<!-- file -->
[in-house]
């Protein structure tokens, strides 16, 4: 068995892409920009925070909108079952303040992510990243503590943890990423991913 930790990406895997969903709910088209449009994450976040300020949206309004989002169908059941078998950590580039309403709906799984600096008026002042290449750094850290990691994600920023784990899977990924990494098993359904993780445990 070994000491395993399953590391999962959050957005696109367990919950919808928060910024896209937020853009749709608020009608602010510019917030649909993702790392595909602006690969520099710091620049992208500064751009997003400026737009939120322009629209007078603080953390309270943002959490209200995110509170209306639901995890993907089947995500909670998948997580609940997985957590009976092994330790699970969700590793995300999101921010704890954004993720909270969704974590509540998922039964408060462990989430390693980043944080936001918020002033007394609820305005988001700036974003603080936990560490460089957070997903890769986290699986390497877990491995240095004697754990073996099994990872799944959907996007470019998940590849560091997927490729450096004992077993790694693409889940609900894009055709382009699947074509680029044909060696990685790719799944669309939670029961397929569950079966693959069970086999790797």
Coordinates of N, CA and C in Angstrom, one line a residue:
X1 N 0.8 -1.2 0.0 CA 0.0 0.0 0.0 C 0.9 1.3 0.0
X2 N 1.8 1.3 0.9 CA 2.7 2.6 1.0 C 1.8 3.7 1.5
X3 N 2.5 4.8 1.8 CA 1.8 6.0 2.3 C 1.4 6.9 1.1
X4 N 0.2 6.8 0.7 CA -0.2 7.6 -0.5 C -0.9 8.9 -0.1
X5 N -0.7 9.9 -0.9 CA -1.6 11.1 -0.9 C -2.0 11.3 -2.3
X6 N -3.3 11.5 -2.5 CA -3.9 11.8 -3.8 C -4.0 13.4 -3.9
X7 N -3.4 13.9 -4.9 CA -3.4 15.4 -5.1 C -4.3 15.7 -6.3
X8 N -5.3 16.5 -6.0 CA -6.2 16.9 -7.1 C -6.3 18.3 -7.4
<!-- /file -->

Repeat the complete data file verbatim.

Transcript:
[in-house]
């Protein structure tokens, strides 16, 4: 068995892409920009925070909108079952303040992510990243503590943890990423991913 930790990406895997969903709910088209449009994450976040300020949206309004989002169908059941078998950590580039309403709906799984600096008026002042290449750094850290990691994600920023784990899977990924990494098993359904993780445990 070994000491395993399953590391999962959050957005696109367990919950919808928060910024896209937020853009749709608020009608602010510019917030649909993702790392595909602006690969520099710091620049992208500064751009997003400026737009939120322009629209007078603080953390309270943002959490209200995110509170209306639901995890993907089947995500909670998948997580609940997985957590009976092994330790699970969700590793995300999101921010704890954004993720909270969704974590509540998922039964408060462990989430390693980043944080936001918020002033007394609820305005988001700036974003603080936990560490460089957070997903890769986290699986390497877990491995240095004697754990073996099994990872799944959907996007470019998940590849560091997927490729450096004992077993790694693409889940609900894009055709382009699947074509680029044909060696990685790719799944669309939670029961397929569950079966693959069970086999790797």
Coordinates of N, CA and C in Angstrom, one line a residue:
X1 N 0.8 -1.2 0.0 CA 0.0 0.0 0.0 C 0.9 1.3 0.0
X2 N 1.8 1.3 0.9 CA 2.7 2.6 1.0 C 1.8 3.7 1.5
X3 N 2.5 4.8 1.8 CA 1.8 6.0 2.3 C 1.4 6.9 1.1
X4 N 0.2 6.8 0.7 CA -0.2 7.6 -0.5 C -0.9 8.9 -0.1
X5 N -0.7 9.9 -0.9 CA -1.6 11.1 -0.9 C -2.0 11.3 -2.3
X6 N -3.3 11.5 -2.5 CA -3.9 11.8 -3.8 C -4.0 13.4 -3.9
X7 N -3.4 13.9 -4.9 CA -3.4 15.4 -5.1 C -4.3 15.7 -6.3
X8 N -5.3 16.5 -6.0 CA -6.2 16.9 -7.1 C -6.3 18.3 -7.4